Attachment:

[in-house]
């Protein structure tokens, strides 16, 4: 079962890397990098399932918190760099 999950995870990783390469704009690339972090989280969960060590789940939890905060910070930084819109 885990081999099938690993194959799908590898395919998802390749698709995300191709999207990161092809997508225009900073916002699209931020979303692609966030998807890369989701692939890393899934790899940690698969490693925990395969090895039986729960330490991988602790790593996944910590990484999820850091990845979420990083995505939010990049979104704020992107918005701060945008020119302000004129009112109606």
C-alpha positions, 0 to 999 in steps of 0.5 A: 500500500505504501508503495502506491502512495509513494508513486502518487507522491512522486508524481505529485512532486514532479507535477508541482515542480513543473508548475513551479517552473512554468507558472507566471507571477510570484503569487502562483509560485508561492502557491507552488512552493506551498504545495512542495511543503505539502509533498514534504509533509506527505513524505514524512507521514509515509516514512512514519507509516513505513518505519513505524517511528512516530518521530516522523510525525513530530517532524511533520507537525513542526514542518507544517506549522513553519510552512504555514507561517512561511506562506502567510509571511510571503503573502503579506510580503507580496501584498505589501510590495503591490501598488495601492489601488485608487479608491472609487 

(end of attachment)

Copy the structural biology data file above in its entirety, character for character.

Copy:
[in-house]
């Protein structure tokens, strides 16, 4: 079962890397990098399932918190760099 999950995870990783390469704009690339972090989280969960060590789940939890905060910070930084819109 885990081999099938690993194959799908590898395919998802390749698709995300191709999207990161092809997508225009900073916002699209931020979303692609966030998807890369989701692939890393899934790899940690698969490693925990395969090895039986729960330490991988602790790593996944910590990484999820850091990845979420990083995505939010990049979104704020992107918005701060945008020119302000004129009112109606």
C-alpha positions, 0 to 999 in steps of 0.5 A: 500500500505504501508503495502506491502512495509513494508513486502518487507522491512522486508524481505529485512532486514532479507535477508541482515542480513543473508548475513551479517552473512554468507558472507566471507571477510570484503569487502562483509560485508561492502557491507552488512552493506551498504545495512542495511543503505539502509533498514534504509533509506527505513524505514524512507521514509515509516514512512514519507509516513505513518505519513505524517511528512516530518521530516522523510525525513530530517532524511533520507537525513542526514542518507544517506549522513553519510552512504555514507561517512561511506562506502567510509571511510571503503573502503579506510580503507580496501584498505589501510590495503591490501598488495601492489601488485608487479608491472609487 